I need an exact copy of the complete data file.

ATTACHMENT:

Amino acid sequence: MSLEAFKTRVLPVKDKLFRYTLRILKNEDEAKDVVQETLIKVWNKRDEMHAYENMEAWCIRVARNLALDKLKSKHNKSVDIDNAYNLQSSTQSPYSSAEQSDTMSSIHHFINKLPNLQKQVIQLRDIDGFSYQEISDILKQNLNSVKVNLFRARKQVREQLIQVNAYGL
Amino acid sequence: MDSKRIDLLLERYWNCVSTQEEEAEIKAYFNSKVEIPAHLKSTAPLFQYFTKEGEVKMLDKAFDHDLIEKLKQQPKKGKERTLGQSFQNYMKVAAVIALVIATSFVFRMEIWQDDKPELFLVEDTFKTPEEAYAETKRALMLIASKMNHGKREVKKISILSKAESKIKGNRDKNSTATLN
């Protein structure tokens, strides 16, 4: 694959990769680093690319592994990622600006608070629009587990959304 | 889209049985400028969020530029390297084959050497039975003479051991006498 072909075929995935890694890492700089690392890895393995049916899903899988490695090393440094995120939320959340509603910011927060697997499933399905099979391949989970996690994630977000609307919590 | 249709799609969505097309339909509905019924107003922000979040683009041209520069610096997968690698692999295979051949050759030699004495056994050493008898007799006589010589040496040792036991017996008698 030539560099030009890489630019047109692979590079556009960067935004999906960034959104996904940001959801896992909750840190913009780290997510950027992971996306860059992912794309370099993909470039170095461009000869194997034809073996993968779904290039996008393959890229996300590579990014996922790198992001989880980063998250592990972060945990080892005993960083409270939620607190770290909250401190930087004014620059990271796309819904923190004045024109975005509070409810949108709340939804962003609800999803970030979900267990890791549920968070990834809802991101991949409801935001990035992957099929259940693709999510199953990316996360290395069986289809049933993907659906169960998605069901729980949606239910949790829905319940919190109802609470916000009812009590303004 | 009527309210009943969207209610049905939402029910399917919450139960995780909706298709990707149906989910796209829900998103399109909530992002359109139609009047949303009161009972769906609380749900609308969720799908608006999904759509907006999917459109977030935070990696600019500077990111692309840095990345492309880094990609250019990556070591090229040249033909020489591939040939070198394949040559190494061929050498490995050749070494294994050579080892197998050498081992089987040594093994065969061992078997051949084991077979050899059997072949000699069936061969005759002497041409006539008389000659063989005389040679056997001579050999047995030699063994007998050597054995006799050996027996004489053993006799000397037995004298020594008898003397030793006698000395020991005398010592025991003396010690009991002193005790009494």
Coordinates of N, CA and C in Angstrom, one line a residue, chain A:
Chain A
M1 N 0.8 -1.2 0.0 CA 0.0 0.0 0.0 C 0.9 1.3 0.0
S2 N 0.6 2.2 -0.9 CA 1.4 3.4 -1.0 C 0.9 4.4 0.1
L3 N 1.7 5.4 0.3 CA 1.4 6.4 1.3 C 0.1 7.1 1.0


Amino acid sequence: MSLEAFKTRVLPVKDKLFRYTLRILKNEDEAKDVVQETLIKVWNKRDEMHAYENMEAWCIRVARNLALDKLKSKHNKSVDIDNAYNLQSSTQSPYSSAEQSDTMSSIHHFINKLPNLQKQVIQLRDIDGFSYQEISDILKQNLNSVKVNLFRARKQVREQLIQVNAYGL
Amino acid sequence: MDSKRIDLLLERYWNCVSTQEEEAEIKAYFNSKVEIPAHLKSTAPLFQYFTKEGEVKMLDKAFDHDLIEKLKQQPKKGKERTLGQSFQNYMKVAAVIALVIATSFVFRMEIWQDDKPELFLVEDTFKTPEEAYAETKRALMLIASKMNHGKREVKKISILSKAESKIKGNRDKNSTATLN
């Protein structure tokens, strides 16, 4: 694959990769680093690319592994990622600006608070629009587990959304 | 889209049985400028969020530029390297084959050497039975003479051991006498 072909075929995935890694890492700089690392890895393995049916899903899988490695090393440094995120939320959340509603910011927060697997499933399905099979391949989970996690994630977000609307919590 | 249709799609969505097309339909509905019924107003922000979040683009041209520069610096997968690698692999295979051949050759030699004495056994050493008898007799006589010589040496040792036991017996008698 030539560099030009890489630019047109692979590079556009960067935004999906960034959104996904940001959801896992909750840190913009780290997510950027992971996306860059992912794309370099993909470039170095461009000869194997034809073996993968779904290039996008393959890229996300590579990014996922790198992001989880980063998250592990972060945990080892005993960083409270939620607190770290909250401190930087004014620059990271796309819904923190004045024109975005509070409810949108709340939804962003609800999803970030979900267990890791549920968070990834809802991101991949409801935001990035992957099929259940693709999510199953990316996360290395069986289809049933993907659906169960998605069901729980949606239910949790829905319940919190109802609470916000009812009590303004 | 009527309210009943969207209610049905939402029910399917919450139960995780909706298709990707149906989910796209829900998103399109909530992002359109139609009047949303009161009972769906609380749900609308969720799908608006999904759509907006999917459109977030935070990696600019500077990111692309840095990345492309880094990609250019990556070591090229040249033909020489591939040939070198394949040559190494061929050498490995050749070494294994050579080892197998050498081992089987040594093994065969061992078997051949084991077979050899059997072949000699069936061969005759002497041409006539008389000659063989005389040679056997001579050999047995030699063994007998050597054995006799050996027996004489053993006799000397037995004298020594008898003397030793006698000395020991005398010592025991003396010690009991002193005790009494």
Coordinates of N, CA and C in Angstrom, one line a residue, chain A:
Chain A
M1 N 0.8 -1.2 0.0 CA 0.0 0.0 0.0 C 0.9 1.3 0.0
S2 N 0.6 2.2 -0.9 CA 1.4 3.4 -1.0 C 0.9 4.4 0.1
L3 N 1.7 5.4 0.3 CA 1.4 6.4 1.3 C 0.1 7.1 1.0